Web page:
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The Problem of the Grudge Informer describes a situation that two major philosophical theories of lawLegal Positivism and Natural Law Theorygreatly disagree on.

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Scott Schauer Philosophy of Law 7/21/10 Legal Reasoning to the Grudge Informer Dilemma The Problem of the Grudge Informer describes a situation that two major philosophical theories of law-Legal Positivism and Natural Law Theory-greatly disagree on. It provides a legitimate question for Natural Law theorists about the objective moral order of justice systems, which is accessed by reason and more specifically, the extent of which morality can play in criminalizing an apparent regime of terror. On the other hand, Legal Positivists challenge that whether a law has an integral moral aspect makes no difference to the prosecution of an otherwise anarchist government. For them, law is a system of orders or commands enforced by power. It is a pure human product. Herein lies the debate of the 'Grudge Informer.' The Legal Positivist position holds that the informers were acting out of obligatory concern for the laws of that time and are therefore, legally guarded by those laws for any legitimate criminal offense. The Naturalist would respond indignantly towards the rigid legal position of the Positivists and would consequently punish every 'Grudge Informer' for acts of willful harm and perhaps murder. ...read more.


To accept the first deputy's recommendation would take on a strict positivist role, which is insufficient to the misconduct performed by the informers. In the second deputy's recommendation the same resolution is reached, but by the conclusion that there were no laws at all during that time. He says, "What they did do was neither lawful nor contrary to the law, for they lived, not under a regime of law, but under one of anarchy and terror" (Fuller 161). He admits that it was a "war of all against all" and that the "so-called grudge informers were just one phase of that war" (Fuller 161). Logically, this cannot be a significant reason to overlook the atrocities that the informers intended to commit. The second deputy is essentially sweeping the entire period of the Purple Shirt regime under the rug, including the grudge informers. It occurs to me, as in the first deputy's recommendation, that an apathetic attitude is suggested toward the wrong actions of the grudge informers. Something must be done simply to avoid another reign of terror. To not act would be the most harmful act. ...read more.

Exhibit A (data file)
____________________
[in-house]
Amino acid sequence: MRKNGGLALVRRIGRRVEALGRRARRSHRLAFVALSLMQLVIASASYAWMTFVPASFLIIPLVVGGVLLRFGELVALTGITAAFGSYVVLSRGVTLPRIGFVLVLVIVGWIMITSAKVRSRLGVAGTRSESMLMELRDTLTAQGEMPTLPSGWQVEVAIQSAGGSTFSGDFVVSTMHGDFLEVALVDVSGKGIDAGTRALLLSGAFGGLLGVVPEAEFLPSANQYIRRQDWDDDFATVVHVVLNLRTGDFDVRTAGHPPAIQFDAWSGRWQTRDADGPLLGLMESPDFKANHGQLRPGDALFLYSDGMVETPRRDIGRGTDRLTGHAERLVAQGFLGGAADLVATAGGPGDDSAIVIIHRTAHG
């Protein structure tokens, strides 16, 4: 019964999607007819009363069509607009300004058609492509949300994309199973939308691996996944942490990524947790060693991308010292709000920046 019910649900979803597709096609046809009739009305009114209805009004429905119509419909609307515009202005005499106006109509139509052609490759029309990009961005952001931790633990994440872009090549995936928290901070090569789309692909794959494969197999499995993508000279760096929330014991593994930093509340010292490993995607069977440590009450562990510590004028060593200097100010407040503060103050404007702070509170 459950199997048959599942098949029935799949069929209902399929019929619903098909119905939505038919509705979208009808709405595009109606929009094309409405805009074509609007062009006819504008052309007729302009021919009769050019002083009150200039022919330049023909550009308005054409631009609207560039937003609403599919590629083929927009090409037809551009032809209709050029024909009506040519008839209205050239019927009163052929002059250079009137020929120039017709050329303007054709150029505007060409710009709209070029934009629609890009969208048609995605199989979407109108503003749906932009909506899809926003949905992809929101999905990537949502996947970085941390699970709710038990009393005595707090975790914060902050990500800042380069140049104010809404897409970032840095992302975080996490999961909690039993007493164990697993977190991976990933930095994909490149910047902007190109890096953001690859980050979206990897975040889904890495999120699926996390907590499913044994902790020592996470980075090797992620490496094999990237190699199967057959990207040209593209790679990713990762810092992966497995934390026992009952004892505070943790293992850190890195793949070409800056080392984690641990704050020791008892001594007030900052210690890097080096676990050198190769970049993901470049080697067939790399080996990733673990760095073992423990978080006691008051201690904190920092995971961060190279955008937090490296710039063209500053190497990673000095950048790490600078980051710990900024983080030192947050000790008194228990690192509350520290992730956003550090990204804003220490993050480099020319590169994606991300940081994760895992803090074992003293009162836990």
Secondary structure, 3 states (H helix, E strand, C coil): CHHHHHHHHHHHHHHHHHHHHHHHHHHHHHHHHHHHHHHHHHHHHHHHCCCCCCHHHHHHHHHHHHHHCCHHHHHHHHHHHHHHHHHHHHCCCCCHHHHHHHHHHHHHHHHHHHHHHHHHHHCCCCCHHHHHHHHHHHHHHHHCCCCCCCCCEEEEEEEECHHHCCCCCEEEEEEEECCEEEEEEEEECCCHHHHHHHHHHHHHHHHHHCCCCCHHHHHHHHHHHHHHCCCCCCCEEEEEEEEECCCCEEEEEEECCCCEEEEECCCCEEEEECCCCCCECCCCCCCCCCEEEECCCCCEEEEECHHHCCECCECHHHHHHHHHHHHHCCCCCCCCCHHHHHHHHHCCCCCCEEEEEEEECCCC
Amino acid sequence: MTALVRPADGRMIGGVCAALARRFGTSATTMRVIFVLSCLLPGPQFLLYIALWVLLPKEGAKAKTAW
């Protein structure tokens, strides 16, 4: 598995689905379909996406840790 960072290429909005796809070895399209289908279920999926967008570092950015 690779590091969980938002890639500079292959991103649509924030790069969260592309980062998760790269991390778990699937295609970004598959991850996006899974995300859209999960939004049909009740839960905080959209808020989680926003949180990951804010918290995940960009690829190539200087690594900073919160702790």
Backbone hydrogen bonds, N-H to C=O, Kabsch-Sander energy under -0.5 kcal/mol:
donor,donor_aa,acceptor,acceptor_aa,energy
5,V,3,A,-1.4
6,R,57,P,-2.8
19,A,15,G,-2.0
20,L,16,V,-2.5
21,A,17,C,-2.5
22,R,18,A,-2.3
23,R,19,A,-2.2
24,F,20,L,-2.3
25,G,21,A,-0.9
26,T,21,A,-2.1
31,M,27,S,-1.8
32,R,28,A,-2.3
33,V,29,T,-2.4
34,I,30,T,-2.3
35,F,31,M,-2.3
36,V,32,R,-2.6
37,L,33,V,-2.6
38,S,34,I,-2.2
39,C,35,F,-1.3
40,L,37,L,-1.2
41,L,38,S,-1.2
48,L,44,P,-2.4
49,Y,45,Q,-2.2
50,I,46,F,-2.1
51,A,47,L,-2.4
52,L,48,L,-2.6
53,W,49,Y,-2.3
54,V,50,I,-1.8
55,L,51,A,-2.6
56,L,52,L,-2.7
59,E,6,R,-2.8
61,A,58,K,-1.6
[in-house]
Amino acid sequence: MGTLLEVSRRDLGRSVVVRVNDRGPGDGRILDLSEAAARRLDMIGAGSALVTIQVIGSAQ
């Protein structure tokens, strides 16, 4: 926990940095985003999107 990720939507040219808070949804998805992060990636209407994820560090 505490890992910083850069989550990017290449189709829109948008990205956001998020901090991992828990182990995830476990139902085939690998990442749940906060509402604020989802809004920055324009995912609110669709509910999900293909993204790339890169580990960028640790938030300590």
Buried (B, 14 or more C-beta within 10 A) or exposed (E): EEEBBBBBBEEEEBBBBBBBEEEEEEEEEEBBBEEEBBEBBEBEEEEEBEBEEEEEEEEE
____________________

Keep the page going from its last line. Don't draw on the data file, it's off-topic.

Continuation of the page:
Somewhere in between those two extremes lies the problem of the 'Grudge Informer', which is why the third deputy offers punishment on a case-by-case basis. This particular group of people within the Purple Shirt regime knowingly used the legal system to the benefit of themselves and not of the entire society. In this case, the grudge informers were operating under unjust laws even though they were following their laws. Saint Thomas Aquinas would agree with me when he declared, "An unjust law is a human law that is not rooted in eternal and natural law" (MLK 80). This brings us back to the debate between Naturalists and Positivists in which I am inclined, as is the case for Fuller, to believe that there is some internal morality within law; that "Law is not merely order, but good order" (Adams 44). The informers themselves exemplified the positivist tradition in that they didn't hesitate at the possible morality of the situation, but followed the law with tunnel vision and consequently should be punished accordingly. Like Fuller, my perspective of the 'Grudge Informer' is not strictly from the naturalist's but, rather, one that doesn't agree with the positivist's. As a result, neither Fuller nor I would agree with any deputy but the third. ...read more.

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